Sunday, January 8, 2012

Romney Survives 2 Debates Unscathed, Appears Inevitable

The other 5 candidates on stage with Mitt Romney, twice in 12 hours this weekend, needed your favorite sports analogy.  The hail mary, the haymaker, the long ball, whatever.  But rather than throwing for the end zone, loading up the punch or swinging for the fences, they chose to play small ball against Romney.

Newt Gingrich is looking past New Hampshire to South Carolina.  But he is polling either second or third there, depending on which poll you believe.  And 2nd or 3rd in his most friendly state just isn't going to cut it.  He has to do big damage and now.

Jon Huntsman is praying for a New Hampshire miracle.  He's currently in either third or fourth in New Hampshire.  And even if he finished third or somehow surprises Ron Paul and finishes second, does he have any battlegrounds that are even remotely as friendly as New Hampshire on the horizon?

Rick Perry is...I'm not sure what Rick Perry is doing.  He should've already quit this thing.

Rick Santorum is banking on a top 3 finish in New Hampshire and a win in South Carolina.   He could well achieve the first half of that on Tuesday if he can pass Huntsman, but winning in South Carolina will be extremely hard unless he can steal a lot of the current Gingrich support and consolidate the "not Mitt" vote to pass Romney's surprisingly commanding lead in South Carolina.  Still, Santorum has the most viable path forward of all the candidates.

Ron Paul will continue to agitate.  But I don't see a single primary or caucus that he can win this cycle.  And it is pretty tough to be the nominee if you don't win any of the contests.

So there you have it.  It's almost certainly going to be Mitt Romney facing Barack Obama in November.  Obviously, we will continue to closely watch New Hampshire, South Carolina, Florida and beyond, because if this race has taught us anything, things can be very fluid in the race.

But in the end, the GOP appears poised to do exactly what I said they would do and what they have done for my adult life - nominate the next guy in line for the nomination. 

So what does a Mitt/Barack showdown look like?  Could a viable third party candidate either from the right or from the center emerge?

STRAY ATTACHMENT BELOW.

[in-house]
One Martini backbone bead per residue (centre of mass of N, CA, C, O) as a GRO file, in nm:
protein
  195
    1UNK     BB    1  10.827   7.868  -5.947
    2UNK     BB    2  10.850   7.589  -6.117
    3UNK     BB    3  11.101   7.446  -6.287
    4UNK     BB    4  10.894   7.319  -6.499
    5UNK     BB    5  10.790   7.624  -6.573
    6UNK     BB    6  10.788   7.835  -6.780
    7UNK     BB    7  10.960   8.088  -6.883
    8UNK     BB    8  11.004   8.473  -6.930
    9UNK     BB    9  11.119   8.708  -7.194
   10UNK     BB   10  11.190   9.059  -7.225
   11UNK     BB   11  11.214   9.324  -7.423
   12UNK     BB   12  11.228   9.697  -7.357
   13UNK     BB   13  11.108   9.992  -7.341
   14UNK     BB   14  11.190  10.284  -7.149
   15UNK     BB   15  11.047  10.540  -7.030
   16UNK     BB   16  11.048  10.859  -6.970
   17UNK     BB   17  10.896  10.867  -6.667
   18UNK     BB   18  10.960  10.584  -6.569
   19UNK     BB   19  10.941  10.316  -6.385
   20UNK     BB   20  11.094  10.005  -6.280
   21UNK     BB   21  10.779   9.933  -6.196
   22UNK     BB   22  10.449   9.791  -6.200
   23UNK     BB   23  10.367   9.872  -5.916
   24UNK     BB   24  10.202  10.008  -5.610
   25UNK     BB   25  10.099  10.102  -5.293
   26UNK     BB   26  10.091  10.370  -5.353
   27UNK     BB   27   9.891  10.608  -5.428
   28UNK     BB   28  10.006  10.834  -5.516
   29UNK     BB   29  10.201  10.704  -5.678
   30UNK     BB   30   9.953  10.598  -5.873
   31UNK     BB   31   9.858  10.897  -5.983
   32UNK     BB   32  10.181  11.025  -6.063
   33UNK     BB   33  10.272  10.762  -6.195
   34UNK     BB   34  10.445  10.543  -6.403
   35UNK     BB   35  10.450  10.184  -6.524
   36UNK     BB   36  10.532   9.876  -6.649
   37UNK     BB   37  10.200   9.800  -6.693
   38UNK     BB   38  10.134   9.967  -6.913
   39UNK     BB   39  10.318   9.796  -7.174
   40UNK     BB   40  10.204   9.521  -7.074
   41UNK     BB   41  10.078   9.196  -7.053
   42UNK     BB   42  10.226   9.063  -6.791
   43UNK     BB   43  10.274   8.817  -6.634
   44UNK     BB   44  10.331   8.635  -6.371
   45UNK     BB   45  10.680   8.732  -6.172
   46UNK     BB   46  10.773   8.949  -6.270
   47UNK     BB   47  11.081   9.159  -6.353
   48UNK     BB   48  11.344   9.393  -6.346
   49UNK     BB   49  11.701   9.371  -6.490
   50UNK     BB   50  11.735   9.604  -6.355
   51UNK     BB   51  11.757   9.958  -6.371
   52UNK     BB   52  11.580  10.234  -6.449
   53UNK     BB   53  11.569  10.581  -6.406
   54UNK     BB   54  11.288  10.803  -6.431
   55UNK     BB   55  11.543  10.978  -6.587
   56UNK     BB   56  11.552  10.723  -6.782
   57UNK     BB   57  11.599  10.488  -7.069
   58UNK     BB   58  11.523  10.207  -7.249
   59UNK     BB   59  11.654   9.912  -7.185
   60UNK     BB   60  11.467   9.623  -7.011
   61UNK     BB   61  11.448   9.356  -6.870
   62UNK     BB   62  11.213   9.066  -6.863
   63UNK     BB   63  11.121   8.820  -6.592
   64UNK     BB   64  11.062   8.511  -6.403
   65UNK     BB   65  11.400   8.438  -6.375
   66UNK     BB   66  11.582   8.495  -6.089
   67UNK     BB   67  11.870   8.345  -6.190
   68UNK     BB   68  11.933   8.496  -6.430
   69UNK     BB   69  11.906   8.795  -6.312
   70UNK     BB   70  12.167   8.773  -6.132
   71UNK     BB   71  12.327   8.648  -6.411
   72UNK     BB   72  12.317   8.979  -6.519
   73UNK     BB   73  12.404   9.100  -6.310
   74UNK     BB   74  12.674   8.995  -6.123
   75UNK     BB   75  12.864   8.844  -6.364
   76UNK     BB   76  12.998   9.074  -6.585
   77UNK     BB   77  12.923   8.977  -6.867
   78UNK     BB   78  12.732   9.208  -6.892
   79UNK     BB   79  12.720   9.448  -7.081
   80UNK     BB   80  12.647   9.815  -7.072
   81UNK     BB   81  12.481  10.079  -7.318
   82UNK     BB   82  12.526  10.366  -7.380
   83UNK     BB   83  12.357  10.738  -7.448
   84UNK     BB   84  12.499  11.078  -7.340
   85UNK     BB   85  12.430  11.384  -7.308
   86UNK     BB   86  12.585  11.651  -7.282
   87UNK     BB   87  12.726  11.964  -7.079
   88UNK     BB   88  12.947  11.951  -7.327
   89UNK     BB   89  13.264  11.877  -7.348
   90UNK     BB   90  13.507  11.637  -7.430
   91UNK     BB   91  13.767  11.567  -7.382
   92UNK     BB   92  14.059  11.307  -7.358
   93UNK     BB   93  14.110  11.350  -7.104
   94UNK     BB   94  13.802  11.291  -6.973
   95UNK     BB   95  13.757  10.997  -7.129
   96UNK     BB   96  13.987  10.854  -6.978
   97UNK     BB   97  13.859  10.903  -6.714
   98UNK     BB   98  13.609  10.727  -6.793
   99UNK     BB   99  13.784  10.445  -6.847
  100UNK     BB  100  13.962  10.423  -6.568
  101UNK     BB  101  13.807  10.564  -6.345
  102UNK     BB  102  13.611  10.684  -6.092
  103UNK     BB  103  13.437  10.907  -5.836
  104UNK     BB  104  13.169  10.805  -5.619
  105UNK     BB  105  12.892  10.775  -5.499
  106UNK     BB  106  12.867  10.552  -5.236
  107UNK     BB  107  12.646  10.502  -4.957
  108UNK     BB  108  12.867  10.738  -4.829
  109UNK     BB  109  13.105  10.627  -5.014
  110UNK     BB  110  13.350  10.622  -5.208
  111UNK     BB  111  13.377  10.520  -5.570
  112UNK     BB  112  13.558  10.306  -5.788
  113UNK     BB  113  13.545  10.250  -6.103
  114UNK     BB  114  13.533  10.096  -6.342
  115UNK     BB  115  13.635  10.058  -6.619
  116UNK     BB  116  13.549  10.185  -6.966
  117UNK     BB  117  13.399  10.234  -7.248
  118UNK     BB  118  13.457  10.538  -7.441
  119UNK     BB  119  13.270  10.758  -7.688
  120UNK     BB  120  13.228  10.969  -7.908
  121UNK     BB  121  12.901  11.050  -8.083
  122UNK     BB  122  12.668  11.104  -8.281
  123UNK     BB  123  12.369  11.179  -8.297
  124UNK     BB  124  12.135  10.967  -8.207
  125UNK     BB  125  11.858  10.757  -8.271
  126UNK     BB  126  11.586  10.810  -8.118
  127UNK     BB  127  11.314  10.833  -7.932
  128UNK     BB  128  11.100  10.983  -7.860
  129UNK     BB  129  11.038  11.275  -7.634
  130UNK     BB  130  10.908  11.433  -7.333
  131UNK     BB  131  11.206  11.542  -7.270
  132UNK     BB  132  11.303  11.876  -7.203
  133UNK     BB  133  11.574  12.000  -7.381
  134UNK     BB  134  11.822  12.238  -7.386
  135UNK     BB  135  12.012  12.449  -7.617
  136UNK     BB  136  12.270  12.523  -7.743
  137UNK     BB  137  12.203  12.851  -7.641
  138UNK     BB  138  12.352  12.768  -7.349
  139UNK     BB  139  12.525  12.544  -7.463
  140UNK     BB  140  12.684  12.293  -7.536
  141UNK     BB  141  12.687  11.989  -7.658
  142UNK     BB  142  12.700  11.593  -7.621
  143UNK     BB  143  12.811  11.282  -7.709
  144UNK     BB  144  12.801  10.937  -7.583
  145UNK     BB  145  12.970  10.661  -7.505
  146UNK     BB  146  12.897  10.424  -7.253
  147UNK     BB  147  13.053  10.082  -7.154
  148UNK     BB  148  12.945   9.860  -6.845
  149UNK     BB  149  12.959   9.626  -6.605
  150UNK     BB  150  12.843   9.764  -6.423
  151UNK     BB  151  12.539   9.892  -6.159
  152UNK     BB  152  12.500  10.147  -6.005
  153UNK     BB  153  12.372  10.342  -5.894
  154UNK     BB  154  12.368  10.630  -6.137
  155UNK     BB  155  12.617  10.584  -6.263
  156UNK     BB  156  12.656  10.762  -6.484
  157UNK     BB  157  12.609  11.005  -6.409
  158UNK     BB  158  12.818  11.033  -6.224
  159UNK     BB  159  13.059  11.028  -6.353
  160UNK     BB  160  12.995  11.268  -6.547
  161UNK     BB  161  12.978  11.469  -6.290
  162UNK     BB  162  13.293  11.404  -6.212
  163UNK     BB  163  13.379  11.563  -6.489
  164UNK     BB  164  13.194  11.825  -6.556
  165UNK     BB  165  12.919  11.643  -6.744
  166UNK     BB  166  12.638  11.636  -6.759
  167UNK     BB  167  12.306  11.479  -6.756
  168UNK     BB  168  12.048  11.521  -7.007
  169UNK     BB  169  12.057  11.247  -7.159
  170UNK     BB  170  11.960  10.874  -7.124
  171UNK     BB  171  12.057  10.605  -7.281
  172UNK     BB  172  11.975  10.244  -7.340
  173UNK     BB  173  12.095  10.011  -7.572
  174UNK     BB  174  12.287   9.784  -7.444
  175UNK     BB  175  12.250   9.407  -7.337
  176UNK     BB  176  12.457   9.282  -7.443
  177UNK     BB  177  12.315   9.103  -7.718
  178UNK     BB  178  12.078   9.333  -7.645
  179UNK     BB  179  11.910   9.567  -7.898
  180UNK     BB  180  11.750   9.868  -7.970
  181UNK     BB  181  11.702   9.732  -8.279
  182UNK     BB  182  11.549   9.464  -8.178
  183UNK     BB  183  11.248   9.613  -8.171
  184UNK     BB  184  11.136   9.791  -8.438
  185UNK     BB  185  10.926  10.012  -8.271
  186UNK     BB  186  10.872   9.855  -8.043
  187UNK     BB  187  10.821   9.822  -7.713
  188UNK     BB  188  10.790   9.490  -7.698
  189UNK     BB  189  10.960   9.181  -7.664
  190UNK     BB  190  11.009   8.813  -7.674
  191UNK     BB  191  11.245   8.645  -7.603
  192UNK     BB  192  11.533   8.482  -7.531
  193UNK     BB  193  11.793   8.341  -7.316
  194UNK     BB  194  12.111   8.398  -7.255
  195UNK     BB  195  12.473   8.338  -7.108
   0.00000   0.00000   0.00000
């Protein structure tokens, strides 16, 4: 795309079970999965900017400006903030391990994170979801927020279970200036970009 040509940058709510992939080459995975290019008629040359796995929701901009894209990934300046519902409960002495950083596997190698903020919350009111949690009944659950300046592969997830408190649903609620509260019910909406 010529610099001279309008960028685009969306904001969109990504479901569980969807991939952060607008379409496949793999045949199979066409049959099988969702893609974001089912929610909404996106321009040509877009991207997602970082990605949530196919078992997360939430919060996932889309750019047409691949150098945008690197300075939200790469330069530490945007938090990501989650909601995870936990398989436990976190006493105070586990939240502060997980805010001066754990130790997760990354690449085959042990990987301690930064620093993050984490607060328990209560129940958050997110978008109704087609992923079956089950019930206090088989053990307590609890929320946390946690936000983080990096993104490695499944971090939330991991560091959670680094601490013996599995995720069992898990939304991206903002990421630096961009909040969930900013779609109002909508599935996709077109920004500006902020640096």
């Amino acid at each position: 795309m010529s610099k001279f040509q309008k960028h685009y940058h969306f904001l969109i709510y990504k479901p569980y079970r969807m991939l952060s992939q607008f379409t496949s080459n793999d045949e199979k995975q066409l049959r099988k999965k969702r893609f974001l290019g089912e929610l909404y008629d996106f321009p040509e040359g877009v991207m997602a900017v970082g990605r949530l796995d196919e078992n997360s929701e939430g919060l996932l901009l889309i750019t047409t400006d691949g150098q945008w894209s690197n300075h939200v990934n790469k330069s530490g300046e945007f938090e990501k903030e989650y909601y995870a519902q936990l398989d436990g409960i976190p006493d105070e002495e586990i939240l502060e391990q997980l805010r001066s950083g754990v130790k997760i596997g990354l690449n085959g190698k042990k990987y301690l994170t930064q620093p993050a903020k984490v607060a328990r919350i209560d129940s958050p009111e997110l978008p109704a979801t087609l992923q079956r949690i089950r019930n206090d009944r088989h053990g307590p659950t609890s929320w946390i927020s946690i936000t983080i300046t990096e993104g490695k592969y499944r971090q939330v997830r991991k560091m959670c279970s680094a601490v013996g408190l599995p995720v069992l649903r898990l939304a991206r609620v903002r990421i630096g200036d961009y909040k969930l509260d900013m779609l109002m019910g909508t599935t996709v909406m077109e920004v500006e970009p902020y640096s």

On the first question, in a heads up match-up, the economy obviously becomes crucially important.  Key swing states such as Nevada, Colorado, Virginia, Ohio and Florida are all heavily dependent on economic outcomes.  The economy is now indisputably improving, with job creation picking up and official unemployment down to 8.5% (the true rate is always higher, for reasons discussed in previous posts), but it is still unlikely to be roaring come November.  But an uptrend would definitely benefit the President. 

General election polling this early in the season is notoriously unreliable, but still instructive as to where the battle will be fought.  And my early read is that there will be more close states this time than in any election since the '88 and '92 cycles.  This is a by-product first of all of a potentially very close election.  But '00 and '04 were also close elections, but with relatively few key battlegrounds.  This is because '00 and '04 were largely regional elections, with the Democrat taking the northeast, the west coast and parts of the mid-west and the GOP candidate taking the rest, with Ohio and Florida basically comprising the key battlegrounds.  Obama redrew the map by broadening the Democratic footprint in the Southwest and the Southeast, winning states such as Colorado, Nevada, New Mexico, Virginia, North Carolina.  Ohio and Florida are still in play, as are the states Obama gained in 2008, but a Mitt Romney candidacy also puts parts of the northeast in play.  New Hampshire could be a real battleground again.  Romney could do surprisingly well in some of the more liberal parts of the Northeast too - for instance, is it a forgone conclusion that Barack Obama would beat him decisively in Massachusetts?

Earlier, I posted some key battleground states.  Statewide polling is still a little sparse to date, but I will begin to update the electoral map as the Republican race comes closer and closer to wrapping up.

Relative to the question on third party candidates, this is probably the most likely year for a major third party candidacy since 1992, when Ross Perot captured the anger of disaffected Republicans and Reagan Democrats to capture 19% of the national vote.  The problem is, there isn't yet a good national candidate to fill that role.  Gary Johnson has left the GOP to run as a Libertarian, but his name recognition and appeal likely aren't broad enough to do any better than Bob Barr did last cycle.  Donald Trump has talked about running, but does anyone actually think he would get many votes in the final calculus?  Ron Paul has been talked about as an indy, but basically denies that he will run that way, while leaving the door ever so slightly open.  Americans Elect, a group formed to develop a bi-partisan ticket, and funded by some big name donors, could make waves, but only if they get a big name to head their ticket.  Jon Huntsman has been talked about as has New York City Mayor Michael Bloomberg and former Minnesota Governor Jesse Ventura.  Each would have an impact on the race, but we will have to wait and see if anything serious happens there.

If Romney essentially wraps up the nomination by the Florida primaries, we are in for a very long general election campaign, with record amounts of both official and third-party money spent (thanks to the Citizens United ruling.)  It's going to be a wild ride.

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